Melton Council ‘manages finances well’ but now needs to make more savings to plug £900,000 funding gap

Melton Council leader Pam Posnett EMN-160725-181520001
Melton Council leader Pam Posnett EMN-160725-181520001
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The authority’s draft accounts for 2015/16 showed it had managed its budgets prudently, evident in its minor underspend position for the year.

But now the council faces the challenge of having to make £900,000 of savings over the next three to four years due to cuts in Government grant funding.

The authority is working on a draft efficiency plan which sets out how it proposes to save about £702,000 for the general fund, equating to about two thirds of the savings target.

The council is also looking to identify commercial opportunities it could exploit to ease the financial strain.

The council has also established a new ‘economy board’ working group of councillors, which will help shape the authority’s approach to supporting the local economy, and a ‘transformation and efficiency board’ which will help to deliver its draft efficiency plan.

A more formal and final efficiency plan will be presented in September.

Earlier this month the council also agreed to create a ‘spending pressure reserve’ of £72,000, using the increased balance on its corporate priorities reserve. This pot of money will be used to help balance the budget while steps are taken to generate the savings needed in the longer-term. It’s also intended that any council underspends in future years could be added to this pot, reducing the need for short-term cuts to services.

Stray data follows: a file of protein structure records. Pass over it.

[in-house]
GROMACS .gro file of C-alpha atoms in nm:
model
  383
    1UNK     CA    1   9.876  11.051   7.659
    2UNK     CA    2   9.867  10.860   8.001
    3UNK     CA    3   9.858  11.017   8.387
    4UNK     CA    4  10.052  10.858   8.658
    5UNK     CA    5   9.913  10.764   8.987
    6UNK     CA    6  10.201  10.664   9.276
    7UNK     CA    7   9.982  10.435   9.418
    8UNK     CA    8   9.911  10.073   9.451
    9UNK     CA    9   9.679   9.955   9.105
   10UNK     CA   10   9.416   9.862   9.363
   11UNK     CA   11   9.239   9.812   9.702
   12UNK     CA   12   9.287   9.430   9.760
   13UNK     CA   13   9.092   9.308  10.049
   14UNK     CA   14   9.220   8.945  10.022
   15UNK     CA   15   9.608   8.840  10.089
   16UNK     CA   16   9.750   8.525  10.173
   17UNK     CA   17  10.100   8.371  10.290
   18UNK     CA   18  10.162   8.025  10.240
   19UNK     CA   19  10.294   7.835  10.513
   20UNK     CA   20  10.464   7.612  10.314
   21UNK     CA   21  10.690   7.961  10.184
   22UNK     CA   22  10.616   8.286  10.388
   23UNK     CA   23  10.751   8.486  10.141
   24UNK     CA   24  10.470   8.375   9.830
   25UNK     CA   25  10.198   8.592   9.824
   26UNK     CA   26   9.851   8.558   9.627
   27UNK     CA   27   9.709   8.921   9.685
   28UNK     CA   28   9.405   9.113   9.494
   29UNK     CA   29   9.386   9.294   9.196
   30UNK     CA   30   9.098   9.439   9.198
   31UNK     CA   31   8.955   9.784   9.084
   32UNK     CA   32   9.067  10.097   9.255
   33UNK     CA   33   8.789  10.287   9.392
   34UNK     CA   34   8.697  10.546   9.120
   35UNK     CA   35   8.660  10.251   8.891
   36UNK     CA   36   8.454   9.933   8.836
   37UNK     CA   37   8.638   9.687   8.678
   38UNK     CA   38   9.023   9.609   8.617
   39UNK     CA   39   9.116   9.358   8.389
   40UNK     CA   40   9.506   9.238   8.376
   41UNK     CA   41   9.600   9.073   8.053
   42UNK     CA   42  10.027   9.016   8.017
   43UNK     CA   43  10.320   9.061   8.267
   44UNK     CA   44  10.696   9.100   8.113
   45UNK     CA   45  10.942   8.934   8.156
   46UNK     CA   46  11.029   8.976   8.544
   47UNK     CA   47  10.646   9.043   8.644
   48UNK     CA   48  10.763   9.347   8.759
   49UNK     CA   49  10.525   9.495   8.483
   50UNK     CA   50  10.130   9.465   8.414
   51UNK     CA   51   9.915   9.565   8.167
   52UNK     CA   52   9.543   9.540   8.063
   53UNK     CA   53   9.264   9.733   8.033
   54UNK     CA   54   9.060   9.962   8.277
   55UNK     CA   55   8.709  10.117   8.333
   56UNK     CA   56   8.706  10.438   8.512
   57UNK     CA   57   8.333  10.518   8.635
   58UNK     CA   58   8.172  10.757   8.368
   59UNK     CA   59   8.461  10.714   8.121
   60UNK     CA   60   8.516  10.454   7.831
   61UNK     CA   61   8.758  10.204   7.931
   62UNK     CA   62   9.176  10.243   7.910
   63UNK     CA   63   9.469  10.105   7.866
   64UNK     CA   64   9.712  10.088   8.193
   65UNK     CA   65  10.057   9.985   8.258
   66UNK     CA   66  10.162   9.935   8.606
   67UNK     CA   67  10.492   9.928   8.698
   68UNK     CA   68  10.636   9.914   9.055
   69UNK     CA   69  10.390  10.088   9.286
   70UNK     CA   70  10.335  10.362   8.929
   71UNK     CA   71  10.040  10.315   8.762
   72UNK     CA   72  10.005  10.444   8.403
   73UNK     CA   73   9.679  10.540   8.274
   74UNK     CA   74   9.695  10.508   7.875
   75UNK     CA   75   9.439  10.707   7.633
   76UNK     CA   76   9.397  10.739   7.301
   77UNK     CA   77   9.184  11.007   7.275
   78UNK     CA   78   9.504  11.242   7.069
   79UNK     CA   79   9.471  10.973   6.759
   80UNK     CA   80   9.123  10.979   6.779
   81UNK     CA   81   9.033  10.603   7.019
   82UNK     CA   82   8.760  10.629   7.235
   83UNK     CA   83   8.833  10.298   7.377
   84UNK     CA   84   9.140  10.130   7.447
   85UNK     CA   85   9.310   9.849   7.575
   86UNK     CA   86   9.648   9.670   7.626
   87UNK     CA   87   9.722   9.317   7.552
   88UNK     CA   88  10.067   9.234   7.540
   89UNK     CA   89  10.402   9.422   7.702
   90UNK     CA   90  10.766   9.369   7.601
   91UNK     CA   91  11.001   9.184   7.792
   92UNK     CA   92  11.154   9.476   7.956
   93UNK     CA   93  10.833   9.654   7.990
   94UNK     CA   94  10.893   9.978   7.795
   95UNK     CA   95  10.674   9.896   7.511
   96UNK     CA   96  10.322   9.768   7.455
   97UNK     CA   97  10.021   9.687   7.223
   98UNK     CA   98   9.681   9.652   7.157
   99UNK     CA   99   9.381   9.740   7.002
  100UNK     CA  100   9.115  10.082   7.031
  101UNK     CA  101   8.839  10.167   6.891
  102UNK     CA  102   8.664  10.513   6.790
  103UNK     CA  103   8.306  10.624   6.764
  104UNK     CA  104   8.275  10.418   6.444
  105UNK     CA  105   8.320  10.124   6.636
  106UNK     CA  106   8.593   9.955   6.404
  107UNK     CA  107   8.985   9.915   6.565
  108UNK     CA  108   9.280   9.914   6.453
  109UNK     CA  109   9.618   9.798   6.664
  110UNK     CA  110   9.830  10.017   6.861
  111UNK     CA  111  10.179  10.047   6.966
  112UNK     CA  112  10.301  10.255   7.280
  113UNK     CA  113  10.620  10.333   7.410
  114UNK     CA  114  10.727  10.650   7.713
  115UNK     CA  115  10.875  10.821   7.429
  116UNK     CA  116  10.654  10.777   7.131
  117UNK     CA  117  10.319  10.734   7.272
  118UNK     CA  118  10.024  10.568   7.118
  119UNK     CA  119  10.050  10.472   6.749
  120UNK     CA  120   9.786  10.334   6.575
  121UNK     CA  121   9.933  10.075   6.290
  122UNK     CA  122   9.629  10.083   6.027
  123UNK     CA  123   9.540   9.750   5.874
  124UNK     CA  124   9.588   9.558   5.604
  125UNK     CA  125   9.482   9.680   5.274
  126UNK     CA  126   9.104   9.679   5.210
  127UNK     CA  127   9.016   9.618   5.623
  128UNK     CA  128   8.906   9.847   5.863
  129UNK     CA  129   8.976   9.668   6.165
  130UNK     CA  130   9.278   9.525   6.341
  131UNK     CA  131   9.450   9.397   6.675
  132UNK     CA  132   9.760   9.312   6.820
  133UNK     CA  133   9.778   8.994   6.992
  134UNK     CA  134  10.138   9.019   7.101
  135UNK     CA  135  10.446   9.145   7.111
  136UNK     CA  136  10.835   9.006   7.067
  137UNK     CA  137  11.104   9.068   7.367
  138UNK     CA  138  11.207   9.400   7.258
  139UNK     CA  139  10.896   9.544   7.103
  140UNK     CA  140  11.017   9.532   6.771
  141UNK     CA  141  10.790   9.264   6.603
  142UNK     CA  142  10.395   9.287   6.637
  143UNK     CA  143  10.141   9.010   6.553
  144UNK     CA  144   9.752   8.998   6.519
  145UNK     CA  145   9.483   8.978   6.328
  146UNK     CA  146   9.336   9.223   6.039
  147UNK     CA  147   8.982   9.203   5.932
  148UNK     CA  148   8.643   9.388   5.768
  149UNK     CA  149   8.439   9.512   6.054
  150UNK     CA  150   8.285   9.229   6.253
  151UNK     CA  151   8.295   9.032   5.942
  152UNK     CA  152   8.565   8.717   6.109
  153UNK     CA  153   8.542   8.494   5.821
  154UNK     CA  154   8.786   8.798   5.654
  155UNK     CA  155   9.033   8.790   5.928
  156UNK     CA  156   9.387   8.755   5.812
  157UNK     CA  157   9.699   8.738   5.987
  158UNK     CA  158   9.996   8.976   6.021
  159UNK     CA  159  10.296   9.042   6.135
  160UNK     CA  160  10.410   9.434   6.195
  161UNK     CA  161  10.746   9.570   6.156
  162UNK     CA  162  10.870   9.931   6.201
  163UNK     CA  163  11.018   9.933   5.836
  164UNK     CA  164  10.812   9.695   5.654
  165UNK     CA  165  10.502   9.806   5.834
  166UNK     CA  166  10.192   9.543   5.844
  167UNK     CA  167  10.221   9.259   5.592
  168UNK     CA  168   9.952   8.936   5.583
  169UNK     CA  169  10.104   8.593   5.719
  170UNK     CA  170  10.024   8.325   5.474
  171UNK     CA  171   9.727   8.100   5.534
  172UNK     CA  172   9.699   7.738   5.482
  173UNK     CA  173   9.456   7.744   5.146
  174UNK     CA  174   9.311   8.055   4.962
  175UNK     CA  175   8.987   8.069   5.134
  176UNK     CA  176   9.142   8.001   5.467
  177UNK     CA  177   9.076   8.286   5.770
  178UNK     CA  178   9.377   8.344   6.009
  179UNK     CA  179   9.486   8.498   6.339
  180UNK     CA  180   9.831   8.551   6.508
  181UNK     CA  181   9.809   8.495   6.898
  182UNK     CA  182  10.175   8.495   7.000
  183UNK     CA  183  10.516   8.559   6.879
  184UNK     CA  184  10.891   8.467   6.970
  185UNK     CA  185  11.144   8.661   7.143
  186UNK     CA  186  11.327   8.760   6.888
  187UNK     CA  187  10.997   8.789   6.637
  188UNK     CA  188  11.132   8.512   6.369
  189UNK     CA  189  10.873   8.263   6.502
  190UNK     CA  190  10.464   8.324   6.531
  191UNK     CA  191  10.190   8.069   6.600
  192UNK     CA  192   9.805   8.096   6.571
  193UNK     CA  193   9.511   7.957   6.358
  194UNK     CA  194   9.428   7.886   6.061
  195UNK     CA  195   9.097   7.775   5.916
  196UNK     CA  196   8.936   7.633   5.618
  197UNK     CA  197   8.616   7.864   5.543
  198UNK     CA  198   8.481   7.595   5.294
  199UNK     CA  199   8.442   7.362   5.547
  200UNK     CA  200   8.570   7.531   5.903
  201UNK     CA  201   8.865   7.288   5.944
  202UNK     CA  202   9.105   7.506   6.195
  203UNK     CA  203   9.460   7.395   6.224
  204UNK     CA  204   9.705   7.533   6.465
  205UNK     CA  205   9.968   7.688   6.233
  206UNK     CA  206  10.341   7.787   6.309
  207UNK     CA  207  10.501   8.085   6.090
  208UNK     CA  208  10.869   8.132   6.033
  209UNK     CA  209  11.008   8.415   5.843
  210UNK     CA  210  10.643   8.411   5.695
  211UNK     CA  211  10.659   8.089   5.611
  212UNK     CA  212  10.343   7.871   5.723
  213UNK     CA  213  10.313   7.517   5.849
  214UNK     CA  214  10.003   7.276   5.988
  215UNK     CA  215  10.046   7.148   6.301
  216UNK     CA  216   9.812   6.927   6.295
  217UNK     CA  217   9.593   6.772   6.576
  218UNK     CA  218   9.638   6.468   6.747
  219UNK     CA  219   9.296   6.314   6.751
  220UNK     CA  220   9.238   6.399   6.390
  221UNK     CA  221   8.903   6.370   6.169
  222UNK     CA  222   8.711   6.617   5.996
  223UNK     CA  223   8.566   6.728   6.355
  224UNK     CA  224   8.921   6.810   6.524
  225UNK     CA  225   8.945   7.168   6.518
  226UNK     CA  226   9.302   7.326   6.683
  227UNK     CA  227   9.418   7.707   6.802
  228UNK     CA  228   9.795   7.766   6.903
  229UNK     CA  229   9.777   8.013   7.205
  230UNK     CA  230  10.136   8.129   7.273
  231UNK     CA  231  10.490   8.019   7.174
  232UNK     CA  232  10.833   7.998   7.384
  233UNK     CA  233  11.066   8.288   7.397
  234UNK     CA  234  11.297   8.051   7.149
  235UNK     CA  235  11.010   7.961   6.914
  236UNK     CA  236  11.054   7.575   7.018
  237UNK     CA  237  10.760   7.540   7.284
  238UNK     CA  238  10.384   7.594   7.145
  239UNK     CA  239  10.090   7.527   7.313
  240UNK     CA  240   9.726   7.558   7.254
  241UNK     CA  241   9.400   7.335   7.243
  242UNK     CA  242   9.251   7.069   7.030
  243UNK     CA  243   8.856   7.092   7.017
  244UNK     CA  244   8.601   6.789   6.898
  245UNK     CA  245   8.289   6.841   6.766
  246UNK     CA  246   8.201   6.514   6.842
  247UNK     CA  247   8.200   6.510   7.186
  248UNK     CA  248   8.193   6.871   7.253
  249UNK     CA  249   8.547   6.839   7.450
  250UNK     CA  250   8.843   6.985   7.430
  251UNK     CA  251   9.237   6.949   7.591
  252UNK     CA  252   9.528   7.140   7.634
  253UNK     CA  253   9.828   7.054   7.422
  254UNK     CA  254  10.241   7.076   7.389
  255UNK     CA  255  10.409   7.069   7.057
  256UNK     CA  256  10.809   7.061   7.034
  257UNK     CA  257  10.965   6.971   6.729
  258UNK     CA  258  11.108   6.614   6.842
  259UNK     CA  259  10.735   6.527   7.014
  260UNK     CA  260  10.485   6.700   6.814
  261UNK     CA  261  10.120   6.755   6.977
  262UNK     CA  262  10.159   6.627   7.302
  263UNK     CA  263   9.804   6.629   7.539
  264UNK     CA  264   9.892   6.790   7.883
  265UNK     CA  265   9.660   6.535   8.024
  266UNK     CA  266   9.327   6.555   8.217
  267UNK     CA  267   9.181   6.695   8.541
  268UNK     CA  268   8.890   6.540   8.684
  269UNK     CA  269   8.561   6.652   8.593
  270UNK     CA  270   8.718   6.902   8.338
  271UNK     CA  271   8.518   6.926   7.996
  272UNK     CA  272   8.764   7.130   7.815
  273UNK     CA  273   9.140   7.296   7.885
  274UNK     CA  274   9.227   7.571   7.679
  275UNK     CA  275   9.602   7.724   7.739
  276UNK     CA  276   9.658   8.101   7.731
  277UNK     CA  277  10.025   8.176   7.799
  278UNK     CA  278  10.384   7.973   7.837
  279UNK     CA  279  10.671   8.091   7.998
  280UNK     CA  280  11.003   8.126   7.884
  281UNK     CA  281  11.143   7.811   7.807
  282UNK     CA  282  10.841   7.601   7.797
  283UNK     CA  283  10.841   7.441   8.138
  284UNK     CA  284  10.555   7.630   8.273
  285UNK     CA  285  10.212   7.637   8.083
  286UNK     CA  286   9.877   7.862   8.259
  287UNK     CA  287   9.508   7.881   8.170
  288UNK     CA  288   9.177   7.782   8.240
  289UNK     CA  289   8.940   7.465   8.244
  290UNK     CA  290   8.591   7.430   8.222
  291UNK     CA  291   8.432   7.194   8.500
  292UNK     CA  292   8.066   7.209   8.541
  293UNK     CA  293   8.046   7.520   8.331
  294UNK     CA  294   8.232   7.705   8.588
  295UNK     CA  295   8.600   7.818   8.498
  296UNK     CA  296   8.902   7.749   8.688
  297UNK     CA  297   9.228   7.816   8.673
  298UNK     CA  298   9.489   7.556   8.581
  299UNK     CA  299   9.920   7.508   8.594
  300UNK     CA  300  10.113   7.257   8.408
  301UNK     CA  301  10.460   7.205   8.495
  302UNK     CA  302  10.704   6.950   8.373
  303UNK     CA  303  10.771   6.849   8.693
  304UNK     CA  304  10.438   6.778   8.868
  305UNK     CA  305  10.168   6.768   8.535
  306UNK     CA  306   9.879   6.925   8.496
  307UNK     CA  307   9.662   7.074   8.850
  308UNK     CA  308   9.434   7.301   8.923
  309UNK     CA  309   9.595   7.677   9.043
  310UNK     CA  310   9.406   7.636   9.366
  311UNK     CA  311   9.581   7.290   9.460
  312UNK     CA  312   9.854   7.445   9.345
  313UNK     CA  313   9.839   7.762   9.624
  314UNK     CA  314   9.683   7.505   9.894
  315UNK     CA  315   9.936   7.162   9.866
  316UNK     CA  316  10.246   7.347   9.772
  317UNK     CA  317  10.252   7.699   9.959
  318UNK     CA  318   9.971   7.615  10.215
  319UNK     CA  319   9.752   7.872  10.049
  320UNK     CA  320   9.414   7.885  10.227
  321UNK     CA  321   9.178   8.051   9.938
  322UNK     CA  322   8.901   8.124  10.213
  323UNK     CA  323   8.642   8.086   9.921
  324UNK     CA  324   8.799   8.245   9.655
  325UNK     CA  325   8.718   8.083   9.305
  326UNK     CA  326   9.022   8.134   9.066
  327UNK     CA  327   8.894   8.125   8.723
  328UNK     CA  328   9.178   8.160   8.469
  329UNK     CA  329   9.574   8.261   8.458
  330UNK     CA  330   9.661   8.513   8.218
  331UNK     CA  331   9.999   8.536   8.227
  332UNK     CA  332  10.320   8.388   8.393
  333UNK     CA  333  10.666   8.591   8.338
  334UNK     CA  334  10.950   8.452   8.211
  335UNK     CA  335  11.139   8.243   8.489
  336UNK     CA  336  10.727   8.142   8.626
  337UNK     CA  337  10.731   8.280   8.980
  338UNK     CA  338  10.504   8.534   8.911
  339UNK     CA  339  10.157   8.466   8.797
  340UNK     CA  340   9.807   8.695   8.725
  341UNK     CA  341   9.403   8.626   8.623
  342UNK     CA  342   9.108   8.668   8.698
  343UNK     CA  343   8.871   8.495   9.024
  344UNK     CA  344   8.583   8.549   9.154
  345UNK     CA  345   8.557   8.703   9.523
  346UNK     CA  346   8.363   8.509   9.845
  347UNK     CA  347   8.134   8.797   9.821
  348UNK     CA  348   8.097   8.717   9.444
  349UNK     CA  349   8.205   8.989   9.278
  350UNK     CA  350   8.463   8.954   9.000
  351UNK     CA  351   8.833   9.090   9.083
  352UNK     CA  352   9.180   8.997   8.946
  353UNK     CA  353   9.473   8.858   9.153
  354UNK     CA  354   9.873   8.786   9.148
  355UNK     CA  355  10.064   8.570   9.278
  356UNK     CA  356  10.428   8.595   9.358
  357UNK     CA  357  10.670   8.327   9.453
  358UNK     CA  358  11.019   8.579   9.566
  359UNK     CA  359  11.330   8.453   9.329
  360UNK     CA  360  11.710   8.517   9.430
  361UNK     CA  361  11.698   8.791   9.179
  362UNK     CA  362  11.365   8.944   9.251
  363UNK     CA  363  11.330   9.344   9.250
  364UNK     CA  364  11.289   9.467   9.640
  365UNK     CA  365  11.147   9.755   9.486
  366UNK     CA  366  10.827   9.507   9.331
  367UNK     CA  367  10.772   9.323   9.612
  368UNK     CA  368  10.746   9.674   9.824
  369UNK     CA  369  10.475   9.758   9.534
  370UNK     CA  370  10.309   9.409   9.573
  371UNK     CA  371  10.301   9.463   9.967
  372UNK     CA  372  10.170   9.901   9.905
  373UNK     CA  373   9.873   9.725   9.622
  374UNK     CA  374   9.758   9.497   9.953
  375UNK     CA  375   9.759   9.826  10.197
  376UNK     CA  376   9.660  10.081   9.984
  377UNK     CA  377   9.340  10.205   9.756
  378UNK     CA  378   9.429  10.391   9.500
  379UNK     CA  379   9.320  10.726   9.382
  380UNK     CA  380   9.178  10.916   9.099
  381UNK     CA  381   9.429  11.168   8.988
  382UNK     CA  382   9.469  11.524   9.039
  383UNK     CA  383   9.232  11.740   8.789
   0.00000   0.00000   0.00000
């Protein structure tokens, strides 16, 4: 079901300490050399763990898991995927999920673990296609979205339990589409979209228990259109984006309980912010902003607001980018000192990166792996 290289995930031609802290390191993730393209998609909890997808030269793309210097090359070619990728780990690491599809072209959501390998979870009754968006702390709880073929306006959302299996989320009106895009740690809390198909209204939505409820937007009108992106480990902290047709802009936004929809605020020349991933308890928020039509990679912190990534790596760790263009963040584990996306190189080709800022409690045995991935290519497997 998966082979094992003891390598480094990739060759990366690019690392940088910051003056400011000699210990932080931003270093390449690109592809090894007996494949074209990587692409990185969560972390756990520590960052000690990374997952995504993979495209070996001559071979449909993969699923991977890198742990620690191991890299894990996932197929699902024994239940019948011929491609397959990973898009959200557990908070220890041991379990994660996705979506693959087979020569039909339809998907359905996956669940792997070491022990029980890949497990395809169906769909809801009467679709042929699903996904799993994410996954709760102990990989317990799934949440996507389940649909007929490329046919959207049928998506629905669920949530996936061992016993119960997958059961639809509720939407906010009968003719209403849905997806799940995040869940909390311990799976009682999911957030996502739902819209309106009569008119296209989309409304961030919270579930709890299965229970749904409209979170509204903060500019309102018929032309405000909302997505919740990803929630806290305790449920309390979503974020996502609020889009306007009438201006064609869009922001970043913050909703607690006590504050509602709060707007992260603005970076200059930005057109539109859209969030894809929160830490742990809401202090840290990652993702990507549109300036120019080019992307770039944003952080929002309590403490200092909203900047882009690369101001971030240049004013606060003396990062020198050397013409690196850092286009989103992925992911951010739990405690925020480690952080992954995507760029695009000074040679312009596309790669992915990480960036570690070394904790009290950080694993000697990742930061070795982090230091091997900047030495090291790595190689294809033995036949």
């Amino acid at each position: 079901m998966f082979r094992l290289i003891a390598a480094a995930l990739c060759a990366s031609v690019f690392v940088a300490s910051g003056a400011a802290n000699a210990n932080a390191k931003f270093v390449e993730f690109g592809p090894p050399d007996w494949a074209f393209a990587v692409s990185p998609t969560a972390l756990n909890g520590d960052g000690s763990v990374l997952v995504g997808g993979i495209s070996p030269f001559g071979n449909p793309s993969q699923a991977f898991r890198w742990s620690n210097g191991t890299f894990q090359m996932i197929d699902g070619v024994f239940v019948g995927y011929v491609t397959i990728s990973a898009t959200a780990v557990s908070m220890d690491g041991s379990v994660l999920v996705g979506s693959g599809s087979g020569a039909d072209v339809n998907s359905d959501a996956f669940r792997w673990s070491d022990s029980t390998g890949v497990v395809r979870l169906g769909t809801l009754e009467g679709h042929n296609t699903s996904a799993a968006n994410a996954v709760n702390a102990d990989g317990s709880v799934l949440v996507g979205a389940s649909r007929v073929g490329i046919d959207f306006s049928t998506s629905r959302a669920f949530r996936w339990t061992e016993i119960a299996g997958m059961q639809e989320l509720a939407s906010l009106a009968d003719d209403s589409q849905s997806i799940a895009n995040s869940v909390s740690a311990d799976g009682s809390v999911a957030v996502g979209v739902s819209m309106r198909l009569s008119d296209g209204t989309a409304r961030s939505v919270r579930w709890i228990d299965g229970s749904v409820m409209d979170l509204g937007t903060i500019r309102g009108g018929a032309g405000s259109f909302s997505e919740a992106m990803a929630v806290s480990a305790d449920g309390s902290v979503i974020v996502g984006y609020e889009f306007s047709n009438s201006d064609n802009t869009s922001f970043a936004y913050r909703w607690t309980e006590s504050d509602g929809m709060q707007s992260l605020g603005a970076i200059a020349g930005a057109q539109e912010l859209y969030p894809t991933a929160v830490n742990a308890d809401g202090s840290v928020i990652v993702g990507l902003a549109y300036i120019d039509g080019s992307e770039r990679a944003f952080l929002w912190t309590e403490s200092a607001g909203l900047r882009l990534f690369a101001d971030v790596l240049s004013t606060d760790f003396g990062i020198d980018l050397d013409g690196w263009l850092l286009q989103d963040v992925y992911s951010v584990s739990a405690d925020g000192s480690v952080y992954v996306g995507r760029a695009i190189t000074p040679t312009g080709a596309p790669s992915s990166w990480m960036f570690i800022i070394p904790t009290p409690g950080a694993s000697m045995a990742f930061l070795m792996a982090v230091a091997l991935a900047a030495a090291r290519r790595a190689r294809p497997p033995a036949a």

Council leader Pam Posnett praised the work of its officers in helping to identify savings across services, enabling increased costs to be offset by savings elsewhere.

She said: “Looking forward the council is facing an extremely challenging financial position.

“In order to meet these challenges I am working with officers to develop an efficiency plan setting out a range of measures and options for closing the funding gap of £900,000 which the current medium term financial strategy is showing.

“As Central Government funding declines, raising more income will become a key priority for the council if we are to protect cuts to those services the public value the most.

“As such the emphasis within the efficiency plan will be to look to reduce costs and generate additional income as a priority over service reductions, although recognising that unfortunately, ultimately this may be necessary in some lower priority areas.”